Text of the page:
The state of Kentucky wants to prevent same-sex marriage. But it’s totally not a discriminatory move, because, you see, they absolutely want to stop gay weddings for straight people as much as they want to stop gay weddings for gay people.
Kentucky Governor Says Gay Marriage Ban Isn’t Discriminatory Because Straight People Can’t Get Gay-Married Either
Lawyer Defending Creationist Theme Park Wants to Draft a Bill Allowing for Religious Discrimination in Louisiana
We know that Creationist Ken Ham‘s Answers in Genesis is currently suing the state of Kentucky because he wrongly thinks his for-profit company can limit its hiring to Christians only. Earlier this year, he even posted a video that featured a lawyer defending his right to discriminate:
That lawyer is Mike Johnson, who also happens to serve in the Louisiana House of Representatives.
And that same Mike Johnson is working on a bill that, similar to its predecessors in Indiana and Arkansas, would allow people to deny service to LGBT individuals on the basis of “religious freedom”:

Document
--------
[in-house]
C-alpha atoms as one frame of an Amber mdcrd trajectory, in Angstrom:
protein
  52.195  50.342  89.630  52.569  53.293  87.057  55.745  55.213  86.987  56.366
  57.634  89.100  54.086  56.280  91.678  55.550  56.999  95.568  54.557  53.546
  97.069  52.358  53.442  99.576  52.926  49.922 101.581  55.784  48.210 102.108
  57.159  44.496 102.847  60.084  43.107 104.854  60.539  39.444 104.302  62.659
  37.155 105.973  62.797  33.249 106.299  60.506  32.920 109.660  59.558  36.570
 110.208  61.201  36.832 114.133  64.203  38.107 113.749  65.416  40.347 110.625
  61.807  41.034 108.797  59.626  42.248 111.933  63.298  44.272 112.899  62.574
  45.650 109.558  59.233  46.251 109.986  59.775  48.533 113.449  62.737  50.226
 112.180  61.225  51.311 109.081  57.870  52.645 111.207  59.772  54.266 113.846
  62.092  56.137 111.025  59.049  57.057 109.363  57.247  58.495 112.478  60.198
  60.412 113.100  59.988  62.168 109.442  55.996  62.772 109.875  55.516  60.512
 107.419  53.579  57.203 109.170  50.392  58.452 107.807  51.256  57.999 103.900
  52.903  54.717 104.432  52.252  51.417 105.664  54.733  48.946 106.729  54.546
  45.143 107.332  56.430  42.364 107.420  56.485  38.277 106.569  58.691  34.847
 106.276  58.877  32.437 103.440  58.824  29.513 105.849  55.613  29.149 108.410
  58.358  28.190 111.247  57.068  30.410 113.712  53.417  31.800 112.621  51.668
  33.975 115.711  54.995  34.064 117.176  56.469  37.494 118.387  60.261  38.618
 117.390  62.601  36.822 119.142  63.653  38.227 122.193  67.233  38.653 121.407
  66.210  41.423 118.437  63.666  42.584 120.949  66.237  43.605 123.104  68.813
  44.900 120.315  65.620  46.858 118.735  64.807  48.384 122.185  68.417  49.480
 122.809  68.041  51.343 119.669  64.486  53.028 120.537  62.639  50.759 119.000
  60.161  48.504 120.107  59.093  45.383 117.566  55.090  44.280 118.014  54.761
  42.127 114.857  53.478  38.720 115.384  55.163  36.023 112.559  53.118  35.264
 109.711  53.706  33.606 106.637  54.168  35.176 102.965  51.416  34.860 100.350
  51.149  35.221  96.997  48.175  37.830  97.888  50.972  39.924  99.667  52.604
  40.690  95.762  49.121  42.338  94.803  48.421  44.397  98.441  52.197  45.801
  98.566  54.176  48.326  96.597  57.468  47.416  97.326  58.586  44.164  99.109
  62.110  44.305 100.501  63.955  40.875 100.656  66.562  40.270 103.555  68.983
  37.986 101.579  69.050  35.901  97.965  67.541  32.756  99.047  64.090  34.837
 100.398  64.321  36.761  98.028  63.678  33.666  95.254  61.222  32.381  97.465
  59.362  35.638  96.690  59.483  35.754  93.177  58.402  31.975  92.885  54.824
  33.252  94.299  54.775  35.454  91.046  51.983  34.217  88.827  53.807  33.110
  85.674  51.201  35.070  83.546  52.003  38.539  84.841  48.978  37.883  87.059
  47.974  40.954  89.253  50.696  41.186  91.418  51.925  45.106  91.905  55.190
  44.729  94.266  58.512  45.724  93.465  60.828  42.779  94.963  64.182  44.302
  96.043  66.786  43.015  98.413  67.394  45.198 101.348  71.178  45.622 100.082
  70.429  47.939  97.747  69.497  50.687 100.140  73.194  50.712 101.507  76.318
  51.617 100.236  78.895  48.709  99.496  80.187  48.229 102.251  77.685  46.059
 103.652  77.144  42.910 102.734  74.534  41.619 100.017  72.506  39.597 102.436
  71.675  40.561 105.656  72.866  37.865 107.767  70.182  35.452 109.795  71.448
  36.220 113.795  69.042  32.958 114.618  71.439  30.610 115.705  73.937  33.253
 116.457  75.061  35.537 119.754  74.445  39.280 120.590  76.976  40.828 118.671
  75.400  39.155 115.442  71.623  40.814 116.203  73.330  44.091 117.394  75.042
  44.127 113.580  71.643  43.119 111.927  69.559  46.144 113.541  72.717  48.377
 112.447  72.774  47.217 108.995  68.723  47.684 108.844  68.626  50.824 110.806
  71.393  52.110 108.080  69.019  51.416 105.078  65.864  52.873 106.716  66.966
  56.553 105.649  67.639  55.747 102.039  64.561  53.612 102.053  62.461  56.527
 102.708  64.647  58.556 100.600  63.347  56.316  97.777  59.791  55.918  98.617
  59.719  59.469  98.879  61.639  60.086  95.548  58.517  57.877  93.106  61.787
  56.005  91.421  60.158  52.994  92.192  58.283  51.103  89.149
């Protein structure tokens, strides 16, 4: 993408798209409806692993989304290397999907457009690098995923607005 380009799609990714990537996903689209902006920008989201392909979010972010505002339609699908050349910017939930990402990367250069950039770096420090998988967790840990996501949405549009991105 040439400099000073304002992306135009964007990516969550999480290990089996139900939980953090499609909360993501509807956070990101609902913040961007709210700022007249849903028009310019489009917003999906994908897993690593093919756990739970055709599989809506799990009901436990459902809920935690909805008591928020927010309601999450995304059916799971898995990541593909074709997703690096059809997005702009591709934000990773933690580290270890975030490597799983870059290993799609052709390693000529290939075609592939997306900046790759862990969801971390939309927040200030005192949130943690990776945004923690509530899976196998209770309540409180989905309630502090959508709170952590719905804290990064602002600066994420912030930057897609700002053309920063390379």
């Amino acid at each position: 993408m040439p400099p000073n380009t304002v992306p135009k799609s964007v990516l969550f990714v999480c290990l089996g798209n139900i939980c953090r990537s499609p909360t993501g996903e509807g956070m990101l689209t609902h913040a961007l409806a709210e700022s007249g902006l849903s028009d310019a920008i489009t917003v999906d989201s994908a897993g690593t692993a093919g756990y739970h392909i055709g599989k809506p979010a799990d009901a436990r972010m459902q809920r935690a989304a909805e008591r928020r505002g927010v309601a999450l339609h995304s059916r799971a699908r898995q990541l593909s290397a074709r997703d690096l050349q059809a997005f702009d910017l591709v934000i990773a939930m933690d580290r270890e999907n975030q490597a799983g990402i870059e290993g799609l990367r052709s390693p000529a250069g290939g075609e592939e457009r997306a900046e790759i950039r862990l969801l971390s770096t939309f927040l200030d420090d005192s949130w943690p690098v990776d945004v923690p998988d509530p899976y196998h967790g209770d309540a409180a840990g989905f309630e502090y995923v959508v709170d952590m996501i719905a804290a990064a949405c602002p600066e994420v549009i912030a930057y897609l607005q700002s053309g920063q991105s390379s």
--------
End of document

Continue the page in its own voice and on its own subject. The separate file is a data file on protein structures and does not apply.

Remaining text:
While Indiana Wants a Fix to “Religious Freedom” Law, Arkansas’ Legislature Sends Similar Bill to Governor’s Desk
Last week, Indiana Governor Mike Pence (below) signed into law a bill ostensibly designed to protect religious freedom. As it happens, this was “religious freedom” in the conservative Christian sense of the word — a sort of Orwellian spin on freedom that posits that all people are free, but some people (namely, believers) are more free and can consequently get out of whichever laws they don’t like, as long as they really believe they should be exempt.
The bill was not-so-secretly intended to allow businesses to discriminate against LGBT customers. Predictably, decent people were outraged, and condemnation poured in — from sources as varied as gay rights activist and celebrity George Takei to the leaders of Apple and Walmart. The list of those opposing the move is pretty substantial, with the list growing longer each day.
Following Indiana Governor Mike Pence‘s disastrous interview on ABC’s This Week — as one online commenter noted, “The correct answer to a Yes or No question is not ‘George’” — and Apple CEO Tim Cook‘s powerful op-ed, it might be helpful to remind ourselves what’s really at stake with discriminatory “religious freedom” laws.
Thankfully, there’s a website that shows us exactly what the Bible doesn’t allow: